On most Fridays I try to keep it light and share some of my favorites from the week. However, last night I was informed by one of my close friends from Santa Clara University, that one of our favorite professors past away last weekend. This was unexpected as he was not that old and seemed perfectly happy during our time in the bay. I wanted to take the time to remember him and all that he did for his students, his colleagues, and anyone else blessed to have crossed his path.
“The main thing is to care. Care very hard, even if it is only a game you are playing.” – Billie Jean King
For Professor Steve Corio, it was never an act. The passion he had for his job, the sales industry, and his students shown through on a daily basis. Maybe it was the fact that he graduated from Santa Clara with a Bachelor of Arts degree in economics as well as his MBA. Maybe it was the fact that he had been teaching at the Leavey School of Business since 1998. Maybe it was the success he had during his time at IBM that reaffirmed his passion for life and teaching. He shared his wisdom with both undergraduate students such as myself, as well as MBA students in the evenings and weekends. He covered countless subjects, most notably sales management, competitive marketing strategies, and marketing analysis and decision-making.
As with many of our professors, there was much we never knew about Professor Corio. Before joining the SCU faculty, he had a successful 30-year career, mostly at IBM, in management in accounting, finance, marketing, and sales. He created Corio Consulting, a provider of consulting services for business development, resource planning and sales management. Furthermore, he founded the Advanced Sales Skills Institute to provide individual and enterprise-wide sales training. He was formerly VP of Sales for SecureALL and a member of the Texas Real Estate Brokers’ Association.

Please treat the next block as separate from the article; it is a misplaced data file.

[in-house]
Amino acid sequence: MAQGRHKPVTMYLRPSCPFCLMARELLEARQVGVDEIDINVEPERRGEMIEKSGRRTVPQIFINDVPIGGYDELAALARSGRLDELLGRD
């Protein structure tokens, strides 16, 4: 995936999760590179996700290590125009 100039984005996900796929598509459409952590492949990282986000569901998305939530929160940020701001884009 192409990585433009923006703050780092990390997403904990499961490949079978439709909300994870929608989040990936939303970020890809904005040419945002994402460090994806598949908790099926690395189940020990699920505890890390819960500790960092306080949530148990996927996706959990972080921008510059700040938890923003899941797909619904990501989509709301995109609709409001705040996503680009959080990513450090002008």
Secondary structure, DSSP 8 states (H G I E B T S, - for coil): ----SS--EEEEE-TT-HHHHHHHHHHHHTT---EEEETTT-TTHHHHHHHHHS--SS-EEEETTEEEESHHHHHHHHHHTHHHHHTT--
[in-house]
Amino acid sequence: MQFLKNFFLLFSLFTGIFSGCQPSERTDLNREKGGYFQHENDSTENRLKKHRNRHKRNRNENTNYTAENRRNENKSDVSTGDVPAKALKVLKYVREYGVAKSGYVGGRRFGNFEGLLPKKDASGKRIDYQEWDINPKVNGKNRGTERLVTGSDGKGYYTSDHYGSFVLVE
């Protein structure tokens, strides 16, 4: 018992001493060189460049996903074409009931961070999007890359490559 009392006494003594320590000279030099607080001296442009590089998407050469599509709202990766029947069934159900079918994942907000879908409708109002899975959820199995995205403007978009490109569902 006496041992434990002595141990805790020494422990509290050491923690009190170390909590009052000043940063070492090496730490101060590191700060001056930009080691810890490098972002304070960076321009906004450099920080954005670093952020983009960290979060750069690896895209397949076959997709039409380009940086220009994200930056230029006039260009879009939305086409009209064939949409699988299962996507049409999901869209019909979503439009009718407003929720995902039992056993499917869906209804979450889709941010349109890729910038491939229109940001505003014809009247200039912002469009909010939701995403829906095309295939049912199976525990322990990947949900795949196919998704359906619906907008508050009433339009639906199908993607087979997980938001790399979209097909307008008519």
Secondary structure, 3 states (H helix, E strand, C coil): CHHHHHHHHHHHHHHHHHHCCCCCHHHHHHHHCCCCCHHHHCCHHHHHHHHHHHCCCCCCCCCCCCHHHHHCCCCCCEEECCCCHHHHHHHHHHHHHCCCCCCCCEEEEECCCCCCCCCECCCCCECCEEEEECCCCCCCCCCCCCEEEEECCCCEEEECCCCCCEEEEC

“The important thing is not to stop questioning. Curiosity has its own reason for existing.” – Albert Einstein
Going into school, I was pretty sure I wanted to study business. I wasn’t positive about which major, but once I entered Professor Steve Corio’s “Intro to Marketing” course, it was settled. There were about 18 or 20 of us, lucky to be in the honors section and beyond lucky to learn from Steve. He made sure that each class was filled with passion and excitement. He was able to pull us into the material by relating basic terms and theories with his time from IBM. When it came time to select our marketing elective courses, I made sure to pick the sales management, which was taught by Steve himself. He made sure to ask questions, push us to work hard, and help us understand sales and marketing on a deeper level. To some, it may have seemed like just another marketing elective. But how many people can say they were taught by such an influential individual?
It’s astonishing how fragile life is. I’ve been blessed to have been surrounded by happy, healthy, and supportive family and friends. Yet, as time goes on, I realize that nothing ever stays the same. I’ve realized how relationships can change with a simple conversation or argument. Take a moment to thank those around you, thank your teachers, mentors, and even friends for the wisdom and support. You may never realize how important someone is in your life until they are gone.
“If your actions inspire others to dream more, learn more, do more and become more, you are a leader.” John Quincy Adams